Russians in position to end pairs’ drought at figure skating worlds; U.S. best in years

2020/21 ISU Grand Prix of Figure Skating Rostelecom Cup: pairs' short program
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A young pairs’ team from Russia is in position to win at the world figure skating championships, potentially ending an eight-year gold-medal drought.

Aleksandra Boikova and Dmitry Kozlovsky topped Wednesday’s short program in Stockholm with 80.16 points, edging two-time world champions Sui Wenjing and Han Cong of China by 2.54.

Boikova, 19, and Kozlovsky, 21, were sixth in their senior worlds debut in 2019, then won both the 2020 European title and Russia’s Grand Prix Series event this past autumn.

The last duo from once dominant Russia to win a world title was Tatyana Volosozhar and Maksim Trankov, who ended an eight-year drought in 2013. Technically, skaters aren’t representing Russia this week, but the Russian Skating Federation, as the nation’s flag and anthem are barred from major international sporting events due to doping issues.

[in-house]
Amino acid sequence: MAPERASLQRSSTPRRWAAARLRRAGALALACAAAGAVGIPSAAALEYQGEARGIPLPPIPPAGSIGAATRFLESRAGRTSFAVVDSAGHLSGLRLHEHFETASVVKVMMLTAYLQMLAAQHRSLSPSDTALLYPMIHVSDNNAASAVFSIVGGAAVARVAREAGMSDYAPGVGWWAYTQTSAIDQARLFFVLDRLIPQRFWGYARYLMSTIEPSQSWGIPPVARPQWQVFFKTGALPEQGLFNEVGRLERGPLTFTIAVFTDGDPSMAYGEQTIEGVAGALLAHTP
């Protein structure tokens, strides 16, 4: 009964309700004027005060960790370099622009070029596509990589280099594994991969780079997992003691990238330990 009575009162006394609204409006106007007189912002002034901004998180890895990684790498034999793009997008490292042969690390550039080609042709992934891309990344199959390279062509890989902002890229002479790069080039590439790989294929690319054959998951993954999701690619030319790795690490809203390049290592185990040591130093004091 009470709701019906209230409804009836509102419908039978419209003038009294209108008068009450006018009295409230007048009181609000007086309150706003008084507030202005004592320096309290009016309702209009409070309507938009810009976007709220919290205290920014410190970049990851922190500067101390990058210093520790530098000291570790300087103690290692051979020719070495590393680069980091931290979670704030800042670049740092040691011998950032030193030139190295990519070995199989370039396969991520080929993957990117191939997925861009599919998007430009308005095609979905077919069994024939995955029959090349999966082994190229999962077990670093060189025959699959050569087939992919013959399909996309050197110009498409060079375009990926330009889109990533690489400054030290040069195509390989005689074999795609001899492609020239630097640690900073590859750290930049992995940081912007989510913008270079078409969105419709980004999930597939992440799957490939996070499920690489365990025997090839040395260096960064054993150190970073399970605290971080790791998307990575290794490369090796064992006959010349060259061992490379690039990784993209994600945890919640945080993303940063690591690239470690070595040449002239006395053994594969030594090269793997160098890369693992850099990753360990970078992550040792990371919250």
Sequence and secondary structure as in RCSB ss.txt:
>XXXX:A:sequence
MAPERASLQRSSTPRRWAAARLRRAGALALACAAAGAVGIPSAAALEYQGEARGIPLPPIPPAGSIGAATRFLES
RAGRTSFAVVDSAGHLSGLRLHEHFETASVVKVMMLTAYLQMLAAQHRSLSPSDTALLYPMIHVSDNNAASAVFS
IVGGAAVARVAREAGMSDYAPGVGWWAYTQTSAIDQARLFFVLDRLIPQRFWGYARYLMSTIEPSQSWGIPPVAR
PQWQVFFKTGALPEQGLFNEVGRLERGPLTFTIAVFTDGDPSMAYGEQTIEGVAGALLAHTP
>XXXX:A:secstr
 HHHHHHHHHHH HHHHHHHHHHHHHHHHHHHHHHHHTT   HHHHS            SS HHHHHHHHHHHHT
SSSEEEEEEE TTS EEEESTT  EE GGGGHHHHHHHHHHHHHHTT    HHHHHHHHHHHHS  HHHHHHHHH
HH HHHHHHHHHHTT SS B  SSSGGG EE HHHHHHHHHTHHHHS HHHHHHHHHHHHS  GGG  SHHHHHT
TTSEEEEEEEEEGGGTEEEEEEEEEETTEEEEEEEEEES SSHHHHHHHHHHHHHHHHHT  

American pairs Ashley Cain-Gribble and Timothy LeDuc and Alexa Knierim and Brandon Frazier were sixth and seventh, respectively. Their combined results after Thursday’s free skate must add up to no more than 13 (sixth and seventh, for example) for the U.S. to earn the maximum three pairs’ spots at the 2022 Olympics.

The U.S. last put two pairs in the top 10 at worlds in 2012. The U.S. last put two pairs in the top seven in 2002.

Competition continues Thursday morning with the men’s short program.

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Boikova and Kozlovsky can become the youngest pairs’ world champions since the legendary Russians Ekaterina Gordeeva and Sergey Grinkov, who won four titles from 1986-90 while Gordeeva was a teenager.

Sui and Han, undefeated in scattered competition since taking silver at the 2018 Olympics, are working their way back from Han’s hip joint surgery last April. They last competed at the February 2020 Four Continents Championships, skipping a Grand Prix in China in November due to his recovery.